Here is the claim: some interesting liquid storage vessels that could well be for wine storage have produced tartaric acid residues. This would indeed constitute part of an evidential base to argue for early wine, but on its own this is necessary but not sufficient evidence for the claim. Tartaric acid occurs as background in the soil—thus one learns in the supplement that some 11 sherds were rejected as having levels not sufficiently above background soil levels. What is more tartaric acid occurs in many fruits, not only grapes. Oddly they reject other sources with a flippant line in their supplement, “Other plants with high tartaric acid–e.g., hawthorn fruit and star fruit from east Asia, tamarind from the Indian sub-continent, and yellow plum from the New World—can be ruled out”- notable for being without any Latin names, without any citation of botanical sources on  these taxa, their chemistry, or on the regional flora from which to based claims about their distribution. What is worrying here is the inclusion of hawthorns (Crataegus spp.), and plums in this list. They claim that “yellow plum” is exclusively American—and while this is ture if what they mean is the species Prunus americana, but the broader Prunus genus, including numerous Cerasus cherries and Padus bird cherries, has high endemic diversity in the Caucusus regions, as well as numerous Crataegus species. There are ~70 species of Prunus native to Eurasia: are we really to believe that none contains tartaric acid in contrast their common American cousin? If so, how have these been excluded. Contrary to the dismissive statement in the supplement there are half a dozen Crataegus reported form the Caucasus region in the old Flora of the USSR, and several more to the South or to the north in Ukraine! (Flora of the USSR Vol. IX. Rosales and Sarraceniales, by Botisova et al 1939, English Language 1971 from Jerusalem, online here)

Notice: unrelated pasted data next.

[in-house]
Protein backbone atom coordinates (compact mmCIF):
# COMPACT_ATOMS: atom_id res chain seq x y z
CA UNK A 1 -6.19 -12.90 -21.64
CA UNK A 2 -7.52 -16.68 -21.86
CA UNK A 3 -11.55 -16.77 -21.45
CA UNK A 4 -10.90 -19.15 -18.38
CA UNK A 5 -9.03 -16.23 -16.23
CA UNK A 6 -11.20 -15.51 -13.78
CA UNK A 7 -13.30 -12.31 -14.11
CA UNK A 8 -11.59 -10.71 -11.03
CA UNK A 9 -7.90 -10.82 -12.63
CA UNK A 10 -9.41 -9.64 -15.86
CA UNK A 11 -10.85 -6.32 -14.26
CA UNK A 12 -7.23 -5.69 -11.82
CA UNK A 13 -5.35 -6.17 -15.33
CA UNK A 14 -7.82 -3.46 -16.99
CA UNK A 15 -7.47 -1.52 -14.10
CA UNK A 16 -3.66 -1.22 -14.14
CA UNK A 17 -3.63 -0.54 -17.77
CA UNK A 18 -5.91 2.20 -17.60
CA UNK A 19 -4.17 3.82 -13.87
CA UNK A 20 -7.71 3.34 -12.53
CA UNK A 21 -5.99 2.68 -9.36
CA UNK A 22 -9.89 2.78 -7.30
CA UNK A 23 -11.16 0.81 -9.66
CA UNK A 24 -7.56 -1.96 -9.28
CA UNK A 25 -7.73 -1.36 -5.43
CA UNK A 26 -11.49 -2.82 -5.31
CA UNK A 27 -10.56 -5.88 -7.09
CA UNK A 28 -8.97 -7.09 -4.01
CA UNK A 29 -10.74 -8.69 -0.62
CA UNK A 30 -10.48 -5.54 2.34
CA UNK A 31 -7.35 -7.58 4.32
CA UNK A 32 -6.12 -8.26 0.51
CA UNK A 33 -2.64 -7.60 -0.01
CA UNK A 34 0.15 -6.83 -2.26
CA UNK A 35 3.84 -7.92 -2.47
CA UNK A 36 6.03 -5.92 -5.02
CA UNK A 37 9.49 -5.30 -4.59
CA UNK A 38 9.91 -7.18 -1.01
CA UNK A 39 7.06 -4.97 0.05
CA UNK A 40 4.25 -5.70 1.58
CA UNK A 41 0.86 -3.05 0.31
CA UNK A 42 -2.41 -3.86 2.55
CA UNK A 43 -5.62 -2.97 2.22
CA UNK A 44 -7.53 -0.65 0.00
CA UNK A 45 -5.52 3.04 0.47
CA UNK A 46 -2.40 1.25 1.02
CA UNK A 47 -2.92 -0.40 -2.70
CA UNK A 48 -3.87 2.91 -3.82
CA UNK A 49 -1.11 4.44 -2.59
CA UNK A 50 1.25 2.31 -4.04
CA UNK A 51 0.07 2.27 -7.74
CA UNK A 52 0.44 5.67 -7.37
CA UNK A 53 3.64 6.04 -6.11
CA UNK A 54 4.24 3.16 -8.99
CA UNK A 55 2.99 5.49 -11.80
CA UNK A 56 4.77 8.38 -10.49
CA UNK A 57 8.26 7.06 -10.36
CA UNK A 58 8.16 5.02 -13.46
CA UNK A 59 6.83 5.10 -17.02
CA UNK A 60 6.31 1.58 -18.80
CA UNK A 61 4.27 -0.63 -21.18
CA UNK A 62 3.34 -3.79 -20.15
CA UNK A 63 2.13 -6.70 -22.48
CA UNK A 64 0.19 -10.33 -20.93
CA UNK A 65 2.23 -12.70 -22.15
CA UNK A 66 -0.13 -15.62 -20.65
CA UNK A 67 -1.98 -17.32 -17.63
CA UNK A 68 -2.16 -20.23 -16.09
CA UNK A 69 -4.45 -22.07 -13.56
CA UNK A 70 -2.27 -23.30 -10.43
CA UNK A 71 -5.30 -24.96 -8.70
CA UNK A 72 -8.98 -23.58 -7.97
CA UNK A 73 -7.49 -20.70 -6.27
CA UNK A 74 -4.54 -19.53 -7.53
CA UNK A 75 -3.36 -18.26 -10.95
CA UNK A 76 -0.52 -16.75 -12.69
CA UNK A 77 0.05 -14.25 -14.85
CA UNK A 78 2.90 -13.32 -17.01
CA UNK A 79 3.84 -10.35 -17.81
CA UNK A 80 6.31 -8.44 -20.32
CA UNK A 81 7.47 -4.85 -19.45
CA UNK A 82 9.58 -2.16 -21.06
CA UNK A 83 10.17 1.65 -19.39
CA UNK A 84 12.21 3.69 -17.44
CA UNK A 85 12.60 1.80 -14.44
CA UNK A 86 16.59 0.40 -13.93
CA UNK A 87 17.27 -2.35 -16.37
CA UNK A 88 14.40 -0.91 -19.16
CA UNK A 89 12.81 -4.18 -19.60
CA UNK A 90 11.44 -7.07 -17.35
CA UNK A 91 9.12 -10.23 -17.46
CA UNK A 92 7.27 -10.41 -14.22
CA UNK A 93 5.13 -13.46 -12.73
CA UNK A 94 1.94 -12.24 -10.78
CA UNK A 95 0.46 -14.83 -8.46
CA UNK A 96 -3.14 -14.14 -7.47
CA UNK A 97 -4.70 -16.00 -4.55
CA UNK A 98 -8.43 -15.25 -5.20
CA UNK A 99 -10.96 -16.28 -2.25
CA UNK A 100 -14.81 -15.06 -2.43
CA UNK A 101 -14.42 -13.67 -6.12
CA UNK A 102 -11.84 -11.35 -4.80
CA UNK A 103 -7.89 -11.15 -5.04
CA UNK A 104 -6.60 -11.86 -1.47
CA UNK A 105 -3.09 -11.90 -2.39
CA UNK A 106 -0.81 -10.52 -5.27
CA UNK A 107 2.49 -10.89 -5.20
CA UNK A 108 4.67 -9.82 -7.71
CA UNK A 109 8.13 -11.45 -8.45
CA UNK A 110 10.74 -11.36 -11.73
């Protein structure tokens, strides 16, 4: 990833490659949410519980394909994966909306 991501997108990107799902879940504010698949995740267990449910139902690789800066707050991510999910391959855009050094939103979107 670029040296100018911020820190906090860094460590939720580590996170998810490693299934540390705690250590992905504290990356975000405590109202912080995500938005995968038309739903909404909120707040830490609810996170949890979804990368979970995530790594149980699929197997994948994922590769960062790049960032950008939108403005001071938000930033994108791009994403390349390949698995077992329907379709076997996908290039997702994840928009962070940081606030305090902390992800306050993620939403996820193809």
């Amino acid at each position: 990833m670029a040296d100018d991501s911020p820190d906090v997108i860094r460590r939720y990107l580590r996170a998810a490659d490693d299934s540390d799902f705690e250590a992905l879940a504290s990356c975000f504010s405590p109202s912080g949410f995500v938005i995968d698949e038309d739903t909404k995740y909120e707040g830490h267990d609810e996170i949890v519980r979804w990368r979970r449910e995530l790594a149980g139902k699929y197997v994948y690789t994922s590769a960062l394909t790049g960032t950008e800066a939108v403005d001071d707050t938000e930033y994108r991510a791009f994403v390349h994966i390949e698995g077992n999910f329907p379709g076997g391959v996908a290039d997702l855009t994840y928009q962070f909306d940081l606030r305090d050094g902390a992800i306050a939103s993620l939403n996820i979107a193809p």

Grape pip with measurements (from
Bouby & al 2013 PLOSone
One might support an argument for grape wine production on archaeobotanical grounds if flotation samples were rife with grape pips and no other fruits, but in fact we learn that all AMS dates run grape pips turn out to be intrusive, Bronze Age and later. This does not support major use of grapes for wine in the Neolithic but quite the opposite! For Neolithic grape finds one must go to the Fertile Crescent, or indeed to parts of Mediterranean Europe, like Greece or Italy! While some of the co-authors have have done some cutting age work on the geometric morphometrics on grapes, e.g. Laurent Bouby, whose work on archaeological grape diversity in France is indeed cutting edge (e.g. the Vegetation History and Archaeobotany paper by Bacilieri, Bouby et al earlier this year), the deployment of these techniques on Georgian grapes from the Bronze Age and later (based on direct dates) does little to support a sequence of grape domestication in the Neolithic Caucausus.

Some sort of fermented fruit wine—the conclusion is plausible. But grape wine? That still seems wishful thinking. At best the sloppy and journalistic presentation of the evidence might be attributed to weak editing and inadequate peer reviewing combined with authors’ excitement, but at worst it represents obfuscation of the science to claim headlines and citations indices.